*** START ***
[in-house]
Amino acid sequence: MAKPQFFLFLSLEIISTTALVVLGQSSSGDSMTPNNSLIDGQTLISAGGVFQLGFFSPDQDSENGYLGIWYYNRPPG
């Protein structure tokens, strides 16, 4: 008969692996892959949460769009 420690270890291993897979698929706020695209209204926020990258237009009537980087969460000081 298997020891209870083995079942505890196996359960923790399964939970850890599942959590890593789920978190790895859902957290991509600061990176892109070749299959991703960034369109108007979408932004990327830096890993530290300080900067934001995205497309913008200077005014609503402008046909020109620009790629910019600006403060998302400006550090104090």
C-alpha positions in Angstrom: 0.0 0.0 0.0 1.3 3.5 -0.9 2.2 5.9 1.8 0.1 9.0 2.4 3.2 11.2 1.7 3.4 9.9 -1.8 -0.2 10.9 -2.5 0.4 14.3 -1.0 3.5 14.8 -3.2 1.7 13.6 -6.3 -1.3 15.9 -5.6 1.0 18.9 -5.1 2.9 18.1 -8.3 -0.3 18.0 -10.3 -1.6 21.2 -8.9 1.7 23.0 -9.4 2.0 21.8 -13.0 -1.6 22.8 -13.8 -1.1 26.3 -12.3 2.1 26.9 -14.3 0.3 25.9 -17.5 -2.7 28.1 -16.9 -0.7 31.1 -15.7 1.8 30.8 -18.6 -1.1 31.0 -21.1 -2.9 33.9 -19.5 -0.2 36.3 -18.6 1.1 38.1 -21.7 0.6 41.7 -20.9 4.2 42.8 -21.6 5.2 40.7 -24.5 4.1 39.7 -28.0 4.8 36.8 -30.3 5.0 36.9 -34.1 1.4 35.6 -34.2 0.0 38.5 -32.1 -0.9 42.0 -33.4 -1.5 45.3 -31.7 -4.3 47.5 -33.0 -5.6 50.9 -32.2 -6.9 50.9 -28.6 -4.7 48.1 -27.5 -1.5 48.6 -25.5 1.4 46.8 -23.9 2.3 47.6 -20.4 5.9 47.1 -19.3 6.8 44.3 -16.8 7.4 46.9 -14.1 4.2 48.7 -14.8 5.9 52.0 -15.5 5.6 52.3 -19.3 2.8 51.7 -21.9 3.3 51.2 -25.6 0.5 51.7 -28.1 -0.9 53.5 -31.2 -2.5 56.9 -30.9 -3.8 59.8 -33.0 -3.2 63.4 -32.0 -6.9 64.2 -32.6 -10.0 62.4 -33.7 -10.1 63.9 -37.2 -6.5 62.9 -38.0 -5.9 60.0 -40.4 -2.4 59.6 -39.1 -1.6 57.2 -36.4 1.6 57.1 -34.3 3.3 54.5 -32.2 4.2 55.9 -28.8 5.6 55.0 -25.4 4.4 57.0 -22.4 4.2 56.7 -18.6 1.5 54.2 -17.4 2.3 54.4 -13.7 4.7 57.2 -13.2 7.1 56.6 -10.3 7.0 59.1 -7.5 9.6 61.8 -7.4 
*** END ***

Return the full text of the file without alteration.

[in-house]
Amino acid sequence: MAKPQFFLFLSLEIISTTALVVLGQSSSGDSMTPNNSLIDGQTLISAGGVFQLGFFSPDQDSENGYLGIWYYNRPPG
């Protein structure tokens, strides 16, 4: 008969692996892959949460769009 420690270890291993897979698929706020695209209204926020990258237009009537980087969460000081 298997020891209870083995079942505890196996359960923790399964939970850890599942959590890593789920978190790895859902957290991509600061990176892109070749299959991703960034369109108007979408932004990327830096890993530290300080900067934001995205497309913008200077005014609503402008046909020109620009790629910019600006403060998302400006550090104090």
C-alpha positions in Angstrom: 0.0 0.0 0.0 1.3 3.5 -0.9 2.2 5.9 1.8 0.1 9.0 2.4 3.2 11.2 1.7 3.4 9.9 -1.8 -0.2 10.9 -2.5 0.4 14.3 -1.0 3.5 14.8 -3.2 1.7 13.6 -6.3 -1.3 15.9 -5.6 1.0 18.9 -5.1 2.9 18.1 -8.3 -0.3 18.0 -10.3 -1.6 21.2 -8.9 1.7 23.0 -9.4 2.0 21.8 -13.0 -1.6 22.8 -13.8 -1.1 26.3 -12.3 2.1 26.9 -14.3 0.3 25.9 -17.5 -2.7 28.1 -16.9 -0.7 31.1 -15.7 1.8 30.8 -18.6 -1.1 31.0 -21.1 -2.9 33.9 -19.5 -0.2 36.3 -18.6 1.1 38.1 -21.7 0.6 41.7 -20.9 4.2 42.8 -21.6 5.2 40.7 -24.5 4.1 39.7 -28.0 4.8 36.8 -30.3 5.0 36.9 -34.1 1.4 35.6 -34.2 0.0 38.5 -32.1 -0.9 42.0 -33.4 -1.5 45.3 -31.7 -4.3 47.5 -33.0 -5.6 50.9 -32.2 -6.9 50.9 -28.6 -4.7 48.1 -27.5 -1.5 48.6 -25.5 1.4 46.8 -23.9 2.3 47.6 -20.4 5.9 47.1 -19.3 6.8 44.3 -16.8 7.4 46.9 -14.1 4.2 48.7 -14.8 5.9 52.0 -15.5 5.6 52.3 -19.3 2.8 51.7 -21.9 3.3 51.2 -25.6 0.5 51.7 -28.1 -0.9 53.5 -31.2 -2.5 56.9 -30.9 -3.8 59.8 -33.0 -3.2 63.4 -32.0 -6.9 64.2 -32.6 -10.0 62.4 -33.7 -10.1 63.9 -37.2 -6.5 62.9 -38.0 -5.9 60.0 -40.4 -2.4 59.6 -39.1 -1.6 57.2 -36.4 1.6 57.1 -34.3 3.3 54.5 -32.2 4.2 55.9 -28.8 5.6 55.0 -25.4 4.4 57.0 -22.4 4.2 56.7 -18.6 1.5 54.2 -17.4 2.3 54.4 -13.7 4.7 57.2 -13.2 7.1 56.6 -10.3 7.0 59.1 -7.5 9.6 61.8 -7.4 